Loss Of Identity Among Jews In Nazi Concentration Camps: "Night"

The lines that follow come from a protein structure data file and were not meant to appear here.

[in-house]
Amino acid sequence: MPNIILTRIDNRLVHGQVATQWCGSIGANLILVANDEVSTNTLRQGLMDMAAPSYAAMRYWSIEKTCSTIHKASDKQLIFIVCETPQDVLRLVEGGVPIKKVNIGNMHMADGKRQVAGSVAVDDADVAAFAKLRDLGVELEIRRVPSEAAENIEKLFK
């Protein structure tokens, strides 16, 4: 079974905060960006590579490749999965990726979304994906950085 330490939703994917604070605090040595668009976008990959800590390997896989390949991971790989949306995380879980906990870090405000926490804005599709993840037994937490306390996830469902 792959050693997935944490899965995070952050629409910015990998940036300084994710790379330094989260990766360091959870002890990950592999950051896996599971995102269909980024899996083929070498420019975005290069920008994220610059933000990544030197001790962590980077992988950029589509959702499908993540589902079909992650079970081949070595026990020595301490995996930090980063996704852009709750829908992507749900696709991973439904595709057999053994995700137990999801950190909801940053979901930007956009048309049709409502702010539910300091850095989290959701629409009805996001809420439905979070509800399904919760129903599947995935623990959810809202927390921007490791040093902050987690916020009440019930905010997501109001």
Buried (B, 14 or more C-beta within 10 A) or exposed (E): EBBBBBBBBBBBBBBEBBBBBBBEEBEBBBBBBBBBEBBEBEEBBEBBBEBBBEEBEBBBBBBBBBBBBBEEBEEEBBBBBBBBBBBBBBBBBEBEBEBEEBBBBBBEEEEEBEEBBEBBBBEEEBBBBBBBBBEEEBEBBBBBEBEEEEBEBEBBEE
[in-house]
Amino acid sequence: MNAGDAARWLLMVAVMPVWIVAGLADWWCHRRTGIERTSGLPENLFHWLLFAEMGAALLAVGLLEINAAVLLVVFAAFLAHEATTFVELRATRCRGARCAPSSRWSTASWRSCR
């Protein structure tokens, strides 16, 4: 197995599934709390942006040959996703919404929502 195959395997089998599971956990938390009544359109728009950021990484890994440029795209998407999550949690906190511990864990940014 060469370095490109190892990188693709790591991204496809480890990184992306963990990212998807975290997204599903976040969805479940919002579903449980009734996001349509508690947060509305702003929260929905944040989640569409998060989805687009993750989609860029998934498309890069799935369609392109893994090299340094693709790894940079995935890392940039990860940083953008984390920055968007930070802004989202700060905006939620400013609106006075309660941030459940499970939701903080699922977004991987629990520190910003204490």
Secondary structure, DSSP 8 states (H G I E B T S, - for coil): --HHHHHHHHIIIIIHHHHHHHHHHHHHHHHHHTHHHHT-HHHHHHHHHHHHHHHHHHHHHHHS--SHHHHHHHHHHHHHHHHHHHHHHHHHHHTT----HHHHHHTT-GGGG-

Individuality is the quality or character of a particular person or thing that distinguishes them from others of the same kind, especially when strongly marked. The book Night, by Elie Wiesel, demonstrates his loss of individuality as well as the other Jews in concentration camps. The book is about Elie’s life starting with him as a young Jew living in Sighet. He was a very religious boy and lived a happy life until the Nazis came and took all the Jews to concentration camps. There they lived terrible lives, struggling to survive every day. However, after several years Elie is finally liberated. In the novel, loss of individuality is shown both emotionally, with Elie’s loss of character and personal importance, as well as physically with changes in his appearance that make him the same as everyone else. Elie describes his loss of emotional individuality by describing how he lost certain personality traits that make him who he is. At the beginning of the book, Elie is an emotional person who is very sensitive. By the end, he never cries and doesn’t care about things that would have had him bawling before he was in the concentration camp. “I had never asked myself that question. I cried because… because something inside me felt the need to cry”. “I did not weep, and it pained me that I could not weep. But I was out of tears”. The second quote is after his father’s death, which is absolutely devastating, and he does not even cry. Throughout the book, all he cared about was not losing his father.